Cover illustration by Robert Engels for ‘Jugend’ magazine, nr. 44, 1896.
Each version of Hesitation Marks will have its own unique cover with artwork by Russell Mills. Pictured above:
Digital cover: “Turn And Burn” (Plaster, earth, oils, acrylics, etching varnish, bitumen, burning, rusted linen, blood, spent matches, on wood)
Deluxe CD cover: “Cargo In The Blood” (Burning, Polaroid frame, copper wire, mica, on velvet, on wood)
Standard CD cover: “Time And Again” (Plaster, earth, oils, acrylics, etching varnish, rusted linen, blood, microscope slides, on wood)
Vinyl cover: “Other Murmurs” (Plaster, earth, oils, acrylics, etching varnish, collage, on canvas, on wood)
Some words from Russell about the artwork created for the album:The artworks, (30 mixed media pieces) that I eventually produced towards uses in the Hesitation Marks releases, evolved out of lengthy exchanges between myself and Trent and in response to the conceptual ideas that thread through the tracks and to the sonic territory that the album explores. I’ve tried to lock into the album’s prevailing mood and echo the album’s essence. The ideas are not communicated in a literal or easily digested form, as this would be boring for me and would insult the intelligence of a potential audience. I’ve tried to make works that obliquely allude to the essence of the subject matter, to its emotional core.As with my self-initiated works - the paintings, assemblages, collages and multimedia installations - personal ideas and obsessions seep into these works. The organic, the natural, prevailing over or feeding into the industrial, the man made, is a common theme in my work generally and in this instance was particularly apt for the art required.The works explore ideas of catharsis, of being into dissolution into being, both on a personal and sociological level. They allude to ideas about chaos and order. They deal with ways of suggesting presence in absence. They are a cross between the forensic and a pathology of the personal in which only fragments remain, in which minimal clues can suggest events that may have occurred. They attempt to harness the chaos of a situation, of now, of the personal trauma, of the human condition, into a form that is coherent, a form that accommodates the mess without disguising it as something else. It attempts to capture the essence of these ideas by implication and exclusion. Beneath the form lies the uncertainty and ceaseless flux of the mess, of the chaos.An amalgam of the contextually-anchored and the process-driven, they are hopefully powerful, arresting, seductive, suggestive and resonant. I hope that they will invite multiple readings.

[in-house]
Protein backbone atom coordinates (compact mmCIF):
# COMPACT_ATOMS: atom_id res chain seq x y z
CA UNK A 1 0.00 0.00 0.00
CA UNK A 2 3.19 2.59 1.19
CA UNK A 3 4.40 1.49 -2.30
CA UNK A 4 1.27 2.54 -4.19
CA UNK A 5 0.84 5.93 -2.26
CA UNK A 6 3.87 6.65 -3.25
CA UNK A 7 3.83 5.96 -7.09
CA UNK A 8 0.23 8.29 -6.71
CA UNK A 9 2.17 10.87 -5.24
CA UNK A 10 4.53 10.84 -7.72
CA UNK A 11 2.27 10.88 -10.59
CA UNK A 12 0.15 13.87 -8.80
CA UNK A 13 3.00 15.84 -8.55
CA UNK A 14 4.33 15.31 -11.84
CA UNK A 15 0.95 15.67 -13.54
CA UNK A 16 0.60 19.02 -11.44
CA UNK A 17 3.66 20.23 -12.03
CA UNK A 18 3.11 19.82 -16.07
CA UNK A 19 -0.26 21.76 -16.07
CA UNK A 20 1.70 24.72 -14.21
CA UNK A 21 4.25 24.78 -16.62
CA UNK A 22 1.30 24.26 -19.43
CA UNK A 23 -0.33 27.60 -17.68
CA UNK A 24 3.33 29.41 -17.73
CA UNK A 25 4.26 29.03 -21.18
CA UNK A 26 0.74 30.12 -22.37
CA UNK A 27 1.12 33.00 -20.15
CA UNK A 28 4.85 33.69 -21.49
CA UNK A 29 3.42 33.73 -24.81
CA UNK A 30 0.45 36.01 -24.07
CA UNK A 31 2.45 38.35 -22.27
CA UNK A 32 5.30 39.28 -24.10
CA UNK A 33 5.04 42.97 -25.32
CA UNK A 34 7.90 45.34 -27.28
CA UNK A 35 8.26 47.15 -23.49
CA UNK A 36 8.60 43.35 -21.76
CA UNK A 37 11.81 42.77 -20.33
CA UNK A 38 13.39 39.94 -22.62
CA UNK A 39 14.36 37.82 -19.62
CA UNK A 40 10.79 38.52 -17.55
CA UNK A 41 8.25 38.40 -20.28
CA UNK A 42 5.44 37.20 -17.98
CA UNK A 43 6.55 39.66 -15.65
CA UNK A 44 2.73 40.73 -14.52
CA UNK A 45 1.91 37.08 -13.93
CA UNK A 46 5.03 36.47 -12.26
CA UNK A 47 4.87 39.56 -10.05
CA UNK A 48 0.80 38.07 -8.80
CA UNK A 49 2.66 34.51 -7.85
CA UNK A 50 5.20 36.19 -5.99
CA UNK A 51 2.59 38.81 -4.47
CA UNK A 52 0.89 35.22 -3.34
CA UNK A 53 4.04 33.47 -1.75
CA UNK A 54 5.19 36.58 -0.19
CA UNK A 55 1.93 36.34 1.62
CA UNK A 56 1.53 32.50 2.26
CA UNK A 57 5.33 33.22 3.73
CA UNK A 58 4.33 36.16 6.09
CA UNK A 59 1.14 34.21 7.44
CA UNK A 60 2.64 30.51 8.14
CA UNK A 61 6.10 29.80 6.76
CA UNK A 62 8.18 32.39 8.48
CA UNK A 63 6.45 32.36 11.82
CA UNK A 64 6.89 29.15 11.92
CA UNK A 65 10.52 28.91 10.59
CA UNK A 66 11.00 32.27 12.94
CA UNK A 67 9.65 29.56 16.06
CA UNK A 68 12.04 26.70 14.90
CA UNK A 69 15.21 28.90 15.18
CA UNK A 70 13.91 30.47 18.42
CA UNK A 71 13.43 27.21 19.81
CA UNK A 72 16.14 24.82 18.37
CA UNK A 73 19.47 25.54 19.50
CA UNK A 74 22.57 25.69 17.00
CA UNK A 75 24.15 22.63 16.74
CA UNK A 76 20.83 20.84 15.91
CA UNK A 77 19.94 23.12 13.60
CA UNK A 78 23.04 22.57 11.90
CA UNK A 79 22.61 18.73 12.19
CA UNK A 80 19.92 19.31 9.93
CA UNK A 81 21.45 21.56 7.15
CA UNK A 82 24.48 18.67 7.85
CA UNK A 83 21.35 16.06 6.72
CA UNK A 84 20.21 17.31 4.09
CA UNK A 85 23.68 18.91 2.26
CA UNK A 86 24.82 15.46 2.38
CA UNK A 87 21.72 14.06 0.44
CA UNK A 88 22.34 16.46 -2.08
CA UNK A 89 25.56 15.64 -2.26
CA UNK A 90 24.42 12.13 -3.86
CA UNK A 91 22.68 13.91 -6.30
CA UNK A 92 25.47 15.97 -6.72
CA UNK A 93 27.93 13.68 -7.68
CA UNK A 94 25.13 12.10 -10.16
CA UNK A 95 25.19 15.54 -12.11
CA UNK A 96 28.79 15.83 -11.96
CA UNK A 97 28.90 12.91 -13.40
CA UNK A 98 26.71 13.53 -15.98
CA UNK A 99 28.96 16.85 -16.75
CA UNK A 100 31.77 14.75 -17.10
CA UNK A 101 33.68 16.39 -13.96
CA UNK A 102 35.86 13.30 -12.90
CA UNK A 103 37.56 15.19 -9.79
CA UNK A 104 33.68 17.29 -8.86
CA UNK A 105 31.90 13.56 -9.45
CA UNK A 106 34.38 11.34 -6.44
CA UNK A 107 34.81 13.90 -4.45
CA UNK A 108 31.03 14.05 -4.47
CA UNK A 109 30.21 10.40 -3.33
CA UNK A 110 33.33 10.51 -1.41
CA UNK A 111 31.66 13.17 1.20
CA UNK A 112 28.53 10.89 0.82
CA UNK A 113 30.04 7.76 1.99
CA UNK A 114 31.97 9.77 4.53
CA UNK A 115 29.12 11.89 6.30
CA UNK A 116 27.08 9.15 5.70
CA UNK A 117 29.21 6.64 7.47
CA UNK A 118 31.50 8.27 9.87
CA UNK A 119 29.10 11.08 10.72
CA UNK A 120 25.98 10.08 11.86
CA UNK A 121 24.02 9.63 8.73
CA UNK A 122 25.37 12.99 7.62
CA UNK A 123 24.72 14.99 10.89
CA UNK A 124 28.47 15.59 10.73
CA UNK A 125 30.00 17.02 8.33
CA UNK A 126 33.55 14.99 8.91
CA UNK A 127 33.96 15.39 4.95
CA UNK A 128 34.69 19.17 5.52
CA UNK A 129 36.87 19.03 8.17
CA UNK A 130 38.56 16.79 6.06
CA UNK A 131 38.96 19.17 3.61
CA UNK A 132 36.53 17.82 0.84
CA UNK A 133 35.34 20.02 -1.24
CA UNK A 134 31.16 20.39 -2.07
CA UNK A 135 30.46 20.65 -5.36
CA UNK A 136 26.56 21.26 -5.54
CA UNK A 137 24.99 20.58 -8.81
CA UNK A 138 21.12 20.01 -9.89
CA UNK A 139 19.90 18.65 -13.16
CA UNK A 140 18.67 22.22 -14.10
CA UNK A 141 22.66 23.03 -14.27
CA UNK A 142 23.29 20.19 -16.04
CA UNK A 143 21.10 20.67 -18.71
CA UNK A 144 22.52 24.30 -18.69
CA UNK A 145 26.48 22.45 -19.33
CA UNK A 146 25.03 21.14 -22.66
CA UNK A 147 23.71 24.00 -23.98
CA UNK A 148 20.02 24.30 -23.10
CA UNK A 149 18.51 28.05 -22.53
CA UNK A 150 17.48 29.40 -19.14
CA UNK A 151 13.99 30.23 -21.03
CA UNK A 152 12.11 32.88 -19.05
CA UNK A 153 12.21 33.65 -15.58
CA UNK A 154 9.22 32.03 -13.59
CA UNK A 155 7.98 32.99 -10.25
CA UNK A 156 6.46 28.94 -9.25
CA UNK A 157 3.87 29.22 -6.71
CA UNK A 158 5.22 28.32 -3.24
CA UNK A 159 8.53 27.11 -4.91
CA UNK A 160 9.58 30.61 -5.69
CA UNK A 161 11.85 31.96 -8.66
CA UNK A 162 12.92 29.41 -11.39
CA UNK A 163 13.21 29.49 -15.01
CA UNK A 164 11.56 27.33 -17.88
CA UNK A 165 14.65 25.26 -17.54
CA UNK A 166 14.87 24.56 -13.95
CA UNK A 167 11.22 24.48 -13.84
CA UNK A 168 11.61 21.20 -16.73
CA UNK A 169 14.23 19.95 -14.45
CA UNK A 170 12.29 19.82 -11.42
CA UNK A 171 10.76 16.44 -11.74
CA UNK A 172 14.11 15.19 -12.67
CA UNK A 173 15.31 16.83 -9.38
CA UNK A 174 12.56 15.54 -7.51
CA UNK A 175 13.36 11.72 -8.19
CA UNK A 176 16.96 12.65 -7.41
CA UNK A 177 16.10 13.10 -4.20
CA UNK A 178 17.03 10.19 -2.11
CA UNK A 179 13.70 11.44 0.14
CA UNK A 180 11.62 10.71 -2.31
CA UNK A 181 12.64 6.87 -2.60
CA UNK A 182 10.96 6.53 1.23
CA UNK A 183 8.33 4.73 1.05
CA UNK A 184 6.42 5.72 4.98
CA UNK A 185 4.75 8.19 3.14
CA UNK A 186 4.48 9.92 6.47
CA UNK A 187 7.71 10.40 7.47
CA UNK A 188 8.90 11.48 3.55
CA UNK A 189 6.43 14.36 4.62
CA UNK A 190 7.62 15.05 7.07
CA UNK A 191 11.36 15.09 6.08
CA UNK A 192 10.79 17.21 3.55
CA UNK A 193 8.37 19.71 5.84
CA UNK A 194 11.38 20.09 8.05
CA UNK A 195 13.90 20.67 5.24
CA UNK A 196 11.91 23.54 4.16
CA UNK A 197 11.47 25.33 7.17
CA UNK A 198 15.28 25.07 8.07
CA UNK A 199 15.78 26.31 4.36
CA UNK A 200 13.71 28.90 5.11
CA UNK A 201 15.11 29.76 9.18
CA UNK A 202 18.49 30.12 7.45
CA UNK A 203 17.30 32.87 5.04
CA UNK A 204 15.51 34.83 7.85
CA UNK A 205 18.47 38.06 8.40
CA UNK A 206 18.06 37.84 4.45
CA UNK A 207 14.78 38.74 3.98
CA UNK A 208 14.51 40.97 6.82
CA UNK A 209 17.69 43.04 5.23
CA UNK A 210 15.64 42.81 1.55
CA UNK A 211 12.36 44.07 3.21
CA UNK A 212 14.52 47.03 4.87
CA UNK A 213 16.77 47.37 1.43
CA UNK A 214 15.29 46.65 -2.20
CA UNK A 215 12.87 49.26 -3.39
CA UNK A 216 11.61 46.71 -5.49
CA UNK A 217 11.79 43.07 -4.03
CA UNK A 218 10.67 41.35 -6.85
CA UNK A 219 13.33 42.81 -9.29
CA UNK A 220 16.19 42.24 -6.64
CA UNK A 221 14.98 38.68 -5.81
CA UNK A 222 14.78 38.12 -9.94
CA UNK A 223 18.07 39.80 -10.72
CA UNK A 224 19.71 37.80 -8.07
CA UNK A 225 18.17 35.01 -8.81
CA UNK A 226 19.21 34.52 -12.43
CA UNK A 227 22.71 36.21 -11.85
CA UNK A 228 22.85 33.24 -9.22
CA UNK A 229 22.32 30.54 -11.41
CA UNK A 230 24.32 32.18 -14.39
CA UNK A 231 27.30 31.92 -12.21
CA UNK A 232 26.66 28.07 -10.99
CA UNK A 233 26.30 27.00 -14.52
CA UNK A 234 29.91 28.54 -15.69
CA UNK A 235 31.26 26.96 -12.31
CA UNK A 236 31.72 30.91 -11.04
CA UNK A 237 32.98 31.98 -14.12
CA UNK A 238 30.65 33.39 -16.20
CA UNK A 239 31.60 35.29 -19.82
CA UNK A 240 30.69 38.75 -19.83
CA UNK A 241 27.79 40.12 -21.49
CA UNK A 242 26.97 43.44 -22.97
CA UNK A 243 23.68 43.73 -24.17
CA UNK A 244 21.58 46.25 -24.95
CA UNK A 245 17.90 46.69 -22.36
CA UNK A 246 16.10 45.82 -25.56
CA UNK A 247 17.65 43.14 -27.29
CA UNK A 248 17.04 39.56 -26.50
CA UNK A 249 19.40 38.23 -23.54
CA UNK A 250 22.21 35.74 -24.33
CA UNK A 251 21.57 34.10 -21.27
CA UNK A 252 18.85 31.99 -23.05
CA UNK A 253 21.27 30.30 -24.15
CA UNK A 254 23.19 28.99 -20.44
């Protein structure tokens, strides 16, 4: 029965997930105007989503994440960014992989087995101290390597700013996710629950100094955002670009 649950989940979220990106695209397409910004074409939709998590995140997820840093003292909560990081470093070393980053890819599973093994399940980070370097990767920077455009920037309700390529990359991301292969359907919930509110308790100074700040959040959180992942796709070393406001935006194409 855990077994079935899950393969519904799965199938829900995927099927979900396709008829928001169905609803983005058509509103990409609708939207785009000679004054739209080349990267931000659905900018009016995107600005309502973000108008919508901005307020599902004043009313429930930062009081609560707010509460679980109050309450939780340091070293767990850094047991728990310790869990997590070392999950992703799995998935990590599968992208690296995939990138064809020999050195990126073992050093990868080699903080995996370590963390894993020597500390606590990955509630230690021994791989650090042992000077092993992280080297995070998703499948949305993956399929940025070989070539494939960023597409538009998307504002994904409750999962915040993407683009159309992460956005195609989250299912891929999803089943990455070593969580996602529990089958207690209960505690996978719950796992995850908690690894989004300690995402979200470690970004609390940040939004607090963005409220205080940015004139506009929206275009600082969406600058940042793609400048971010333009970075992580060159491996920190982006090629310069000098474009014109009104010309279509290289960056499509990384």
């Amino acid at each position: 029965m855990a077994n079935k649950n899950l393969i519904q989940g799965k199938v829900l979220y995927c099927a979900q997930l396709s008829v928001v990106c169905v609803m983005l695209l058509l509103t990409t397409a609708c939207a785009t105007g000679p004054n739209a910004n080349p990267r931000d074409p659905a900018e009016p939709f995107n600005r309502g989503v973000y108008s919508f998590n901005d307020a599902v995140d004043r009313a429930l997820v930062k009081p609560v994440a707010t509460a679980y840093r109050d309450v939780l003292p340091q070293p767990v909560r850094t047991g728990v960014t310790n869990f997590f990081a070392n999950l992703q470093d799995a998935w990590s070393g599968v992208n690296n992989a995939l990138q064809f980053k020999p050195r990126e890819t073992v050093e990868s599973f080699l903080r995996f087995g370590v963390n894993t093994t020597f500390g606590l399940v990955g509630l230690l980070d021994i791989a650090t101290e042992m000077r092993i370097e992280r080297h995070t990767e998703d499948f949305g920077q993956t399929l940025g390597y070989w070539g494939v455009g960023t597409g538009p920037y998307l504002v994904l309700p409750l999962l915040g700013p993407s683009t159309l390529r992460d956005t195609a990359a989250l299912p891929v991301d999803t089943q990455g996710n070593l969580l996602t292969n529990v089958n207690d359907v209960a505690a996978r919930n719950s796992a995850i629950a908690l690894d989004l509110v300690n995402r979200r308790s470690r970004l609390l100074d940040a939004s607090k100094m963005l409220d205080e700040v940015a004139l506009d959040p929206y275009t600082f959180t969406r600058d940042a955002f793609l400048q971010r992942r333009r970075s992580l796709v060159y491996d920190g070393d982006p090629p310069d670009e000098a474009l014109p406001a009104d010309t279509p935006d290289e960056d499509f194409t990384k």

Calvin and Hobbes was initially viewed as too literate for kids and too fantastical for adults, but instead the strip’s subtle riffs on loneliness, friendship, and adolescence bridged the gap between the two. It’s unclear if Dear Mr. Watterson will delve into Watterson’s complex artistic ambitions or stick with praise for his obvious achievements. Either way, it’s probably a must-see for diehards. It’s scheduled to arrive in theaters Nov. 15.
Definitely a must-see for me!
fashion artworks by Antonio Lopez (February 11, 1943 – March 17, 1987)
Three Versions of Judith Beheading Holofernes:
Valentine de Boulogne (1591-1632)
Artemisa Genitileschi (1593-1653)
One of my favorite classes I ever took was my Feminist Art History class, and we covered Artemisia Gentileschi quite a bit — specifically, her Judith Beheading paintings in contrast to other artists, especially Caravaggio. It’s a perfect example of a male perspective vs a female perspective.
While Judith in Caravaggio’s and Boulogne’s paintings are prim, clean, slender, and beautiful within the gory act they are committing (indeed, Caravaggio’s Judith seems about as uncomfortable by the act as a lady mewling over a broken nail), Artemisia has her Judith as heavy-set, with thick arms and a thick frame, and a far more forceful participator in the act.
Additionally, the handmaiden in the first two examples are both old, feeble women who are not meant to be focused on — they hang back in the darkness, waiting or fretting over Judith. On the left side is a man in the throws of dying, and on the right is a woman of elderly age, both undesirable people/outcomes. The ugliness frames and further highlights Judith’s beauty. However, in Artemisia’s rendition, the servant is not only much younger, but she’s an active accomplice in the grisly act.
Finally, Holofernes in both Caravaggio’s and Boulogne’s renditions is simply lying back and allowing his head to be cut off: his hands remain at his side, and his blood seems to avoid the ladies to the right. In Artemesia’s depiction, he’s actively defending himself, blood is spilling absolutely everywhere and on his attackers — the very female aggressors he is trying to forcefully shove away, yet still being overpowered and defeated.
To put it simply, the contrast between Artemisia’s painting and the other two examples here (and the many many many other Judith renditions throughout art history) is the act of beheading Holofernes is the center focus, not Judith herself. It’s a clear example of agency, and what it means to be a subject that is passively looked on while meekly reacting to a situation vs a subject that is empowered and in full control of the act she is committing.
Last night I attended a screening of the gig poster documentary ‘Just Like Being There’, directed by Scout Shannon and featuring the work of many fabulous illustrators and designers. The film was preceded by an exhibition (my crappy phone pictures don’t nearly do the gorgeous work justice) and followed up by a Q&A session with Shannon and the featured artists. A great film, and a very enlightening and inspiring night!
(Super special thanks to the lovely Kristin Rogers Brown for the tickets!)